So it was good to see that in Guardian editor Alan Rusbridger’s speech at the Media Standards Trust event earlier this week, all of which will be available to watch here, he opened with examples of online projects (two mentions for mySociety) – that do exactly what newspapers do – or used to – do. Is it journalism, but does it matter, he wondered.

Rusbridger gave three examples that showed, he said, ‘changes in how information is organised, personalised, ordered, stored, searched for, published and shared.’ These sites, he said, have many things in common with conventional journalism, ‘dealing with facts, with statistics, with information about public life, politics and services.’

  • FixMyStreet (mySociety). Just as the Cotswold Journal draws public attention to potholes, FixMyStreet allows users to identify problems in their local area, and get them noticed. “That to me is essentially what a local newspaper is or was,” Rusbridger said. It’s ‘much more responsive’ and allows a ‘direct transaction between the citizen and the council’ he said. And it’s ‘crucially cheaper than sending out a reporter and a photographer,’ he added. “I don’t know whether that’s journalism or not, I don’t know if that matters.”
  • TheyWorkForYou (mySociety). This, Rusbridger said, was ‘essentially what has replaced, or will replace’ parliamentary reporting, as he flashed up on the screen an example of the old-style reports from the Times in 1976. It’s ‘better than what went before’ he said. “I don’t know if that’s journalism or whether it matters.”
  • EveryBlock. It provides information on local areas, just as a local paper does or did. Adrian Holovaty’s US-based project allows one to ‘drill down into every neighbourhood’ in a personalised way, he said.  Crimes on your route to work can be plotted. “I don’t know if that’s journalism or whether that matters but I think it’s fantastically interesting.”

This is the relevant part of Rusbridger’s speech:

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Sea change: did online campaign group force political transparency?

January 21st, 2009 | 1 Comment | Posted by in Citizen journalism, Online Journalism

It’s an interesting landmark: a quickly put-together online campaign in the UK may have influenced a political reversal. Gordon Brown has cancelled proposals for MPs to protect the details of their expenses.

The House of Commons leader, Harriet Harman, cited lack of cross-party support as the reason behind the change, according to the BBC report.

Meanwhile, the Guardian reported:

“The decision is a major victory for freedom of information campaigners and follows growing opposition led by the Liberal Democrats to the proposal, and website campaigns urging the public to email their MP objecting to the move.”

Does this show something of a sea change in political influence? Note that the campaigners directly mobilised their supporters, without reliance on mainstream media.

Tom Steinberg, founder of My Society, the organisation behind the campaign, thinks traditional media manipulation tools had little effect.

He comments on the MySociety blog:

“This is a huge victory not just for transparency, it’s a bellweather for a change in the way politics works. There’s no such thing as a good day to bury bad news any more, the internet has seen to that.”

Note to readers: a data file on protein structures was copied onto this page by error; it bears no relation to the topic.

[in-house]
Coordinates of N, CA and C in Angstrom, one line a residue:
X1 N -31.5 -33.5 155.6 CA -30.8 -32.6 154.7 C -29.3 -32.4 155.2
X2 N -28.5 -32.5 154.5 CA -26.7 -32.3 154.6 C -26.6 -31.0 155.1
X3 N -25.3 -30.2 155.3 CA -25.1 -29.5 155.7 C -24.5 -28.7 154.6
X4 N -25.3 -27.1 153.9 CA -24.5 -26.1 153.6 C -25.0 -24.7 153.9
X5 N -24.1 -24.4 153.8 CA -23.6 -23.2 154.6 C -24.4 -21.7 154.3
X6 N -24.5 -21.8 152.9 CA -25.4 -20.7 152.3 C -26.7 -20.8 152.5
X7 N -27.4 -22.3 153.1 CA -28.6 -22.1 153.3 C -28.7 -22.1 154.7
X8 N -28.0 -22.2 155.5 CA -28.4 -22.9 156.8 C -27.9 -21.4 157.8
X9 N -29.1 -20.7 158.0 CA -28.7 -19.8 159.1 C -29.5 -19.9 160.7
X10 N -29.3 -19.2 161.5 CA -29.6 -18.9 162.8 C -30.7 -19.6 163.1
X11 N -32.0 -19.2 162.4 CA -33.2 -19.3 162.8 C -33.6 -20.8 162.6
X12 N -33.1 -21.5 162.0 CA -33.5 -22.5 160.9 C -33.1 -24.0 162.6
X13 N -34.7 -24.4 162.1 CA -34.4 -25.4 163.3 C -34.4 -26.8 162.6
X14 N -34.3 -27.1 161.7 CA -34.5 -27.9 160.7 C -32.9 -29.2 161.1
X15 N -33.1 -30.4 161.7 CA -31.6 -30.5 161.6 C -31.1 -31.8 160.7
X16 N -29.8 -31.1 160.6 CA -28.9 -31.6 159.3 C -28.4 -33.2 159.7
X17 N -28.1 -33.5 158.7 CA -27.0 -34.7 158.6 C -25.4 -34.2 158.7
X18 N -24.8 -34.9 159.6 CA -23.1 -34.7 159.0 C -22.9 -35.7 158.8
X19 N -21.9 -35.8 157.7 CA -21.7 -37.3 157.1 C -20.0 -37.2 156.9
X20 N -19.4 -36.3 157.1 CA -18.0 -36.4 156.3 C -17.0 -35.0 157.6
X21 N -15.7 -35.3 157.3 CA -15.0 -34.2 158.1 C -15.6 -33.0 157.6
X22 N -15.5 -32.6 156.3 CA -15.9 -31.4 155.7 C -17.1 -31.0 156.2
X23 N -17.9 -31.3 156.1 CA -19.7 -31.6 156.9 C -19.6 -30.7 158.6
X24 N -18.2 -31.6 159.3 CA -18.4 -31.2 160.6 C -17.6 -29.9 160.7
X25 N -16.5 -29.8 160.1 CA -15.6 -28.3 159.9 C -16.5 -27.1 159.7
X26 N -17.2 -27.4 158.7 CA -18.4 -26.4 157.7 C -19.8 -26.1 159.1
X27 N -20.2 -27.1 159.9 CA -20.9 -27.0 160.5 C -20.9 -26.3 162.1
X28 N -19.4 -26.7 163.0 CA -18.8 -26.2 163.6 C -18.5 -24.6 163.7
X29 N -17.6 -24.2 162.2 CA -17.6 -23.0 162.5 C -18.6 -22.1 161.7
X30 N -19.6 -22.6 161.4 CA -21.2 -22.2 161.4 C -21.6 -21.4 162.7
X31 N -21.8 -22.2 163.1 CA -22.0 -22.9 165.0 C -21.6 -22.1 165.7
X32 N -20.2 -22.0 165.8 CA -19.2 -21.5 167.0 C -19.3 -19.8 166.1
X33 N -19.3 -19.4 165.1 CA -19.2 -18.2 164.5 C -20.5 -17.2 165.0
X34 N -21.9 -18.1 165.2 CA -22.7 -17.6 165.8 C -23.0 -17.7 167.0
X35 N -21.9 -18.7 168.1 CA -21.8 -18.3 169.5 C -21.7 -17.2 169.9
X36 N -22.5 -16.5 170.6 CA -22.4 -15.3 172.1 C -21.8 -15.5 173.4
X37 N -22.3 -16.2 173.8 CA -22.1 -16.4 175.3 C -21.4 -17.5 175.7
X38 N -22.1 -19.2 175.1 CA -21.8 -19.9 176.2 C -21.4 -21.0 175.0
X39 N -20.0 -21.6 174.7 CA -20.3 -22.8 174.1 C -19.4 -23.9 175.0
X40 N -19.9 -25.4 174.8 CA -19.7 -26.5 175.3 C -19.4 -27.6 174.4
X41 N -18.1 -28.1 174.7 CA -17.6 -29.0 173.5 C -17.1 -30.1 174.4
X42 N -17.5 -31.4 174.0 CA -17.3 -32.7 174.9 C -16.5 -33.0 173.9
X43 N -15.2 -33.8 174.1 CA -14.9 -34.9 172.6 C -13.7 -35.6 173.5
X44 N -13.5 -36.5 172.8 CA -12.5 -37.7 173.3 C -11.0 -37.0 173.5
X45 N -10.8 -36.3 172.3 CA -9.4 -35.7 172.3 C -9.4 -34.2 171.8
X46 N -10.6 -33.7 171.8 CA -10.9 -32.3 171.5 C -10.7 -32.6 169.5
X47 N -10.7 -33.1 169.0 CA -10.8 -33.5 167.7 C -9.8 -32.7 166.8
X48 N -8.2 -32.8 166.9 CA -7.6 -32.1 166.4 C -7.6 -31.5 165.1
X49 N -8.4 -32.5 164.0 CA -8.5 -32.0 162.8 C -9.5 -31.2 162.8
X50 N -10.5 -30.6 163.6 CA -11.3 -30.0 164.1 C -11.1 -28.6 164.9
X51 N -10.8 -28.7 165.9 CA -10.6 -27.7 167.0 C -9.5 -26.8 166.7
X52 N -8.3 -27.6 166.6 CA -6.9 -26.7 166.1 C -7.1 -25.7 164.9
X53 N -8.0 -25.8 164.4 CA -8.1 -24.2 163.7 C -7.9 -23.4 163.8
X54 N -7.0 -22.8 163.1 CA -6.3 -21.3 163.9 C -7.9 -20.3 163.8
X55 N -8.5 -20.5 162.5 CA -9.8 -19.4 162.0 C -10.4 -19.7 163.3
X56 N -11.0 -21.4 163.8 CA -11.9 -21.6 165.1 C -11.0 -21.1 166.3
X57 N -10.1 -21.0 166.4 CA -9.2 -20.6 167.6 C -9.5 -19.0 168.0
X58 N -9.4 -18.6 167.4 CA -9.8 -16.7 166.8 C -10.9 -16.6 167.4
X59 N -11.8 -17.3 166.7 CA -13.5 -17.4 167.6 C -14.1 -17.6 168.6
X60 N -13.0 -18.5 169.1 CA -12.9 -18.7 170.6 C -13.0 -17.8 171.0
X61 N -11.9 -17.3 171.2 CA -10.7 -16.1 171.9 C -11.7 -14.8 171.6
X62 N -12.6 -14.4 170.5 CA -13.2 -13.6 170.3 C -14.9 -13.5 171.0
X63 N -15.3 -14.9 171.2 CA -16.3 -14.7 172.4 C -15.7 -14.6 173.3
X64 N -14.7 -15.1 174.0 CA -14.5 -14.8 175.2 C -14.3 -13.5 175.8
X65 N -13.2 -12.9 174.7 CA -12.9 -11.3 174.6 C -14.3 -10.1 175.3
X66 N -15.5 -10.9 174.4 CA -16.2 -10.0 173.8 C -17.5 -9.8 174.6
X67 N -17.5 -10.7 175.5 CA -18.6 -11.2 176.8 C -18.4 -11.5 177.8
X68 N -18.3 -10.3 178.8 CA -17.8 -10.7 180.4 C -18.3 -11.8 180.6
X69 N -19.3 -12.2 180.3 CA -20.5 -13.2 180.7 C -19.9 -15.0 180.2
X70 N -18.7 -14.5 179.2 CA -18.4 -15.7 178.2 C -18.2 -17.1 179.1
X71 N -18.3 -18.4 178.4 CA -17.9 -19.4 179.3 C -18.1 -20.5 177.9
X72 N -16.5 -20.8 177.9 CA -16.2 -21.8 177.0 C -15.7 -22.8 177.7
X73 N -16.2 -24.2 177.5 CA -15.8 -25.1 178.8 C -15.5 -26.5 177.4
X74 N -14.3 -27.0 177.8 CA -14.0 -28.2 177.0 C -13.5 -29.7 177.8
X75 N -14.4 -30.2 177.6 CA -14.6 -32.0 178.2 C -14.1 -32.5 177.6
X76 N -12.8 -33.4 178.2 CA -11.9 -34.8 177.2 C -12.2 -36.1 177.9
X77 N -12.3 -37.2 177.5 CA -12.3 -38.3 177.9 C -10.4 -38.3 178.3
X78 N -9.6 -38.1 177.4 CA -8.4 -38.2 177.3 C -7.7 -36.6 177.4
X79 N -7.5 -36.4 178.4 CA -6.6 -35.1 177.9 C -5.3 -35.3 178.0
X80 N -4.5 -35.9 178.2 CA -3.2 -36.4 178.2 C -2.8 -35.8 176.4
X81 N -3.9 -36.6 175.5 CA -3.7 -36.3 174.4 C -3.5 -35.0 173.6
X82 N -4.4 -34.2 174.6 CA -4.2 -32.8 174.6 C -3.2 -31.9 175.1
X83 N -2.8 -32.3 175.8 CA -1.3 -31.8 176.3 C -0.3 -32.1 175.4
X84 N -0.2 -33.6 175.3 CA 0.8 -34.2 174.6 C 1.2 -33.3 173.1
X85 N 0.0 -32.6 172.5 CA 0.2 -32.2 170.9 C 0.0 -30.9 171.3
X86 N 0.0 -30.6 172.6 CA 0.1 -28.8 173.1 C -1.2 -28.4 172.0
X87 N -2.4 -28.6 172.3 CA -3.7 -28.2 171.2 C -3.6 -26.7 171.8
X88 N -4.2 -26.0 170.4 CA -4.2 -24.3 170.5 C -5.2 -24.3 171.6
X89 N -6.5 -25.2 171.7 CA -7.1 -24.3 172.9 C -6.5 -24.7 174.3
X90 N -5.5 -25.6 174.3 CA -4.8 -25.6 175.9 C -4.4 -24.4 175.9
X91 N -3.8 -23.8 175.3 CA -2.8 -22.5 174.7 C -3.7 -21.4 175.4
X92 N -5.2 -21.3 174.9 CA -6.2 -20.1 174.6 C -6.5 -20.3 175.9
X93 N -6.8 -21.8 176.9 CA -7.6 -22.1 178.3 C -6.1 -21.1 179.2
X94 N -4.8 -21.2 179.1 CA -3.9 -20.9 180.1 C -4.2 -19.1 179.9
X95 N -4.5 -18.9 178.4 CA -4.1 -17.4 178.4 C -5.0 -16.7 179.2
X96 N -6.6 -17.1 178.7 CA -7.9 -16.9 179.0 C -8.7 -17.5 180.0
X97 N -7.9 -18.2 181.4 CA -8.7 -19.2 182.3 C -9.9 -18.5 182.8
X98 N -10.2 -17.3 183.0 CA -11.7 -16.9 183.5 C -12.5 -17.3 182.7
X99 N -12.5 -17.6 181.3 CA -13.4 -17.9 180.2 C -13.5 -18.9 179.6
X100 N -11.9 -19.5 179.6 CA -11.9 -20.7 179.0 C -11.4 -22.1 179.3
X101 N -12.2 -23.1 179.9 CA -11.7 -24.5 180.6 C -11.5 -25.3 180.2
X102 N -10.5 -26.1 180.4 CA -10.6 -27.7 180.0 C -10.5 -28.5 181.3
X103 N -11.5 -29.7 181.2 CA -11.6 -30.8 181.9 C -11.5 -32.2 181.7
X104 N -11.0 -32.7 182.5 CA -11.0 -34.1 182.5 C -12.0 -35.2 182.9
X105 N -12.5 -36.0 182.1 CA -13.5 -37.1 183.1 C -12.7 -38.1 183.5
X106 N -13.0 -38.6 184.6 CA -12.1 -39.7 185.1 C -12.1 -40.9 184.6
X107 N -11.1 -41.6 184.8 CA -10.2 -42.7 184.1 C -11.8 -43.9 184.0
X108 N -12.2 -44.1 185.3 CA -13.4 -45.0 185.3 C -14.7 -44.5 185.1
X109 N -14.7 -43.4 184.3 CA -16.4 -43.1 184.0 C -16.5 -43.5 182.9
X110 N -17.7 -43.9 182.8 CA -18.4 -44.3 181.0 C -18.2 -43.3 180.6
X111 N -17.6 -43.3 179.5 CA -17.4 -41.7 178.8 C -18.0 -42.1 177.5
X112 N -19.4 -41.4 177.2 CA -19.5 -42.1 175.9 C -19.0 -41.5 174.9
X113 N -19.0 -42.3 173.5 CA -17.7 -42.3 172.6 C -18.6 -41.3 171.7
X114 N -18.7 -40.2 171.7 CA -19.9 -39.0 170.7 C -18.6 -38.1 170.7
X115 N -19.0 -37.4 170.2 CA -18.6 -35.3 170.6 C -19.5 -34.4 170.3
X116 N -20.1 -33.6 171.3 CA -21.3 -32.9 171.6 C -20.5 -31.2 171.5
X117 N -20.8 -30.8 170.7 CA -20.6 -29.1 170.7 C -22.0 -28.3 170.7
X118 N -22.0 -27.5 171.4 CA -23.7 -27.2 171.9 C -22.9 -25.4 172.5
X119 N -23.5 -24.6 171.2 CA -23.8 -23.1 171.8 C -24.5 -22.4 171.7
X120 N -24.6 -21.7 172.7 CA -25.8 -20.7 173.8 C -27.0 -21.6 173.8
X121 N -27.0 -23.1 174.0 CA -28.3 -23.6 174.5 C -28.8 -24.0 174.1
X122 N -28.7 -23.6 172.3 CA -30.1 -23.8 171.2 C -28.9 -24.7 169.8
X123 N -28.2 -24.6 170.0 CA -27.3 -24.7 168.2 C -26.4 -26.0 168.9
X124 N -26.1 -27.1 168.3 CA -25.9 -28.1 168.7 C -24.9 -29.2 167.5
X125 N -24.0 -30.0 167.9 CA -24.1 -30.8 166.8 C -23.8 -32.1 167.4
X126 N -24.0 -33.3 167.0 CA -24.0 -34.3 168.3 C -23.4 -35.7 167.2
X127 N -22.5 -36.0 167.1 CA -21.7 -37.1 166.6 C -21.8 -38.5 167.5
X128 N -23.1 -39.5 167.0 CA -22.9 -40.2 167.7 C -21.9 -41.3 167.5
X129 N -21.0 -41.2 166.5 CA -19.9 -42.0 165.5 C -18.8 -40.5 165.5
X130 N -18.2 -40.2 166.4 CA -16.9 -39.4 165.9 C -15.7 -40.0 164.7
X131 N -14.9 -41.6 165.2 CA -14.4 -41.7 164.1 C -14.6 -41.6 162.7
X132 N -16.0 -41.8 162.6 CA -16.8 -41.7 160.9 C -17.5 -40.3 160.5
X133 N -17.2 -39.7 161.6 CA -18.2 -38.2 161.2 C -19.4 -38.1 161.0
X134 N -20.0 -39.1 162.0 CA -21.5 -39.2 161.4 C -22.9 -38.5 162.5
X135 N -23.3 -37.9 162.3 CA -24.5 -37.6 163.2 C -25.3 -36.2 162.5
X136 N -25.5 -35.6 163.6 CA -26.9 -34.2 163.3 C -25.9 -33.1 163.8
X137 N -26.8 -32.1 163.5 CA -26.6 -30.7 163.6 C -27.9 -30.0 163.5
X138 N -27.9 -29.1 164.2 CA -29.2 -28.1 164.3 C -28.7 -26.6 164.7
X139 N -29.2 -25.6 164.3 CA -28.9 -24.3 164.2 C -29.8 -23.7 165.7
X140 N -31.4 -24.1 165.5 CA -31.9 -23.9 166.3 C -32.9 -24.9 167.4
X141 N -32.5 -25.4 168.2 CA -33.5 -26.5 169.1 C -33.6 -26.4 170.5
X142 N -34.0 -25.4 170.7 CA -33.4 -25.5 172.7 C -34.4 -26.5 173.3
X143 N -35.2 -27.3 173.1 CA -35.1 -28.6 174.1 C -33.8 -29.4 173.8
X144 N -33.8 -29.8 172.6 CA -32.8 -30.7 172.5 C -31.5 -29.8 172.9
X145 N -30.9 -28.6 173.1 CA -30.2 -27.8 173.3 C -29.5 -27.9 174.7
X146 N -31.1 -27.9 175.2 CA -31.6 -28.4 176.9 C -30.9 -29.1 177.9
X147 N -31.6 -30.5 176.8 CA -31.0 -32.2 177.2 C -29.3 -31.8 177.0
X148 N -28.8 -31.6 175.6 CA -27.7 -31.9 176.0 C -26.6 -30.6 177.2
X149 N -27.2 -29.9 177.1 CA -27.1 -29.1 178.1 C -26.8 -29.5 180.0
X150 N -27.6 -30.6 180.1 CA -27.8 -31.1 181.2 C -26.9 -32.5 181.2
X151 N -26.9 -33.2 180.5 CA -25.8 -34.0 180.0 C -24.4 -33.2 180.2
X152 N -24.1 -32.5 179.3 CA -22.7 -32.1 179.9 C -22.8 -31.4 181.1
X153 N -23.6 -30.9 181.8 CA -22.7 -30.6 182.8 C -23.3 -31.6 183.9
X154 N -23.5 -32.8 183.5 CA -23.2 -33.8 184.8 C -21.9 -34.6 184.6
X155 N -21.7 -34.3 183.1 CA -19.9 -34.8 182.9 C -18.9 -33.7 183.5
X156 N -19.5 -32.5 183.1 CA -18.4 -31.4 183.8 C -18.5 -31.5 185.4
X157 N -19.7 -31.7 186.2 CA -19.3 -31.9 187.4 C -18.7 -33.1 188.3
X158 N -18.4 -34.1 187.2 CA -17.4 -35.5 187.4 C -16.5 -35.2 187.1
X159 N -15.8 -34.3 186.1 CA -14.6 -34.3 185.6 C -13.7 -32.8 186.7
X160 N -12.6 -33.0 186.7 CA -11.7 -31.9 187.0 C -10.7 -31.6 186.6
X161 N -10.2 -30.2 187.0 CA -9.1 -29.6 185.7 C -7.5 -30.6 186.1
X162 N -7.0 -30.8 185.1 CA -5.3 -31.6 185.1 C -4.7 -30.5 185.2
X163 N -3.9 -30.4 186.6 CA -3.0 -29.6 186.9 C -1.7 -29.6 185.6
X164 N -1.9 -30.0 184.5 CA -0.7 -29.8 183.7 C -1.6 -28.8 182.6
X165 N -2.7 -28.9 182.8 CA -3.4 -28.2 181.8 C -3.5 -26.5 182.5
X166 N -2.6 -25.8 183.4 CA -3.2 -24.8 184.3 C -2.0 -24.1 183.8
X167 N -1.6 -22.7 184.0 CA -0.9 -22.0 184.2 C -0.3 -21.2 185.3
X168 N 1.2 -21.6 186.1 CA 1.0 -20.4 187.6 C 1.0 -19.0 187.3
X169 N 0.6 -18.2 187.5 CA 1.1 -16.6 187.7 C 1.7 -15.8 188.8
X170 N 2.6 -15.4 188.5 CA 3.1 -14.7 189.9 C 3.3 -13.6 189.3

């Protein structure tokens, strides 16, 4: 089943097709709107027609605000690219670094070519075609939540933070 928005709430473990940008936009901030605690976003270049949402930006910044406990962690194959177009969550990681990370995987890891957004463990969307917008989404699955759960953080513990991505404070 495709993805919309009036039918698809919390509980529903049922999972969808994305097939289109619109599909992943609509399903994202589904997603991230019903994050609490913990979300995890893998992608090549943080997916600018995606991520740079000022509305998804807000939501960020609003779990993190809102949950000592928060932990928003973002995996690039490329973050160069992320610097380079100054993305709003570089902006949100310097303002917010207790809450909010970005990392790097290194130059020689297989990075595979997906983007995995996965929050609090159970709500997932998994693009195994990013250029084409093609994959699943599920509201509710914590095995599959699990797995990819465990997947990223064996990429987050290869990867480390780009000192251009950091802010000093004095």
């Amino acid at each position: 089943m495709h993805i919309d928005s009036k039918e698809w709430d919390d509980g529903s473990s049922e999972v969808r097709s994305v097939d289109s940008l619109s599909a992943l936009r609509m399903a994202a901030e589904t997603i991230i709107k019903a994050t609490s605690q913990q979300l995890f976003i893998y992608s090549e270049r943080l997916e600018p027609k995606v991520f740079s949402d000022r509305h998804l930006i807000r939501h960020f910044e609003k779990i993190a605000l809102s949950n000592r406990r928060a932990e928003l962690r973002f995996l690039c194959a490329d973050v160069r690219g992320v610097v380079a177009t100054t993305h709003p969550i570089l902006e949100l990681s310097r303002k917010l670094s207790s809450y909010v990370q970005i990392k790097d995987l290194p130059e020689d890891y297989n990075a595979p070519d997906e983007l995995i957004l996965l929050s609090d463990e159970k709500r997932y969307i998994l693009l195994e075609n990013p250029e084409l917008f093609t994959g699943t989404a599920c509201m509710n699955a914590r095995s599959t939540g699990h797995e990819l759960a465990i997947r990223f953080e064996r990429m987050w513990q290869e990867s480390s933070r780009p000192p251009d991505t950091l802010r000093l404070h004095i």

Matthew Cain, over on his BacAtU blog, gives five reasons why he believes the campaign had clout, and points out that Stephen Fry helped the cause too… with a humble re-tweet on Twitter:

But, also today, a reminder of the way media connections have traditionally worked, with the appointment of a new head of political lobby, the Financial Times’ Jean Eaglesham. But how much influence and inside knowledge does the lobby have anymore?

Press Gazette reported:

“Eaglesham dismissed any suggestion that the need for constant ‘rolling’ news has diminished the quality of parliamentary reporting.

“She said: ‘Clearly it’s a risk we’re all aware of, however, now we also have the added value of more analysis and breaking news through blogging and other online content. Things change so fast now, it’s fascinating.'”

The role of the lobby was discussed at the end of last year in the House of Lords. Hazel Blears talked about the influence of the political bloggers in November, in an address to the Hansard Society.

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MySociety ‘retreat’ places up for auction on eBay

MySociety, the democracy website, which turned five in October, has put two places for its annual retreat up for auction on eBay.

MySociety says on its blog:

“This is only the third such retreat in five years, and it is a super-rare occasion when all the various people who make mySociety tick get together. On these retreats we meet to set our agenda for the next year and try to reassess what we’ve done and what we’re about. It’s a fantastic opportunity to meet many of the most talented developers and thinkers in the field of the internet and democracy, people you’d otherwise rarely be able to catch. And it’s a great moment to catch them, pausing for a moment to discuss what we’re about and where we could go next.”

Tom Steinberg, the director and founder of mySociety, told Journalism.co.uk that the retreat will be held January 9-11 2009, and that the location is still to be decided (somewhere in the north-west).

“The purpose of the retreat is to get together and do all those things that it’s impossible for a fully virtual organisation to do just
online,” he said.

This includes:

  • Reassessing  priorities
  • Coming up with new ideas for services and tools
  • Discussing financial position and how to improve it
  • Coding side-by-side
  • People getting to know each other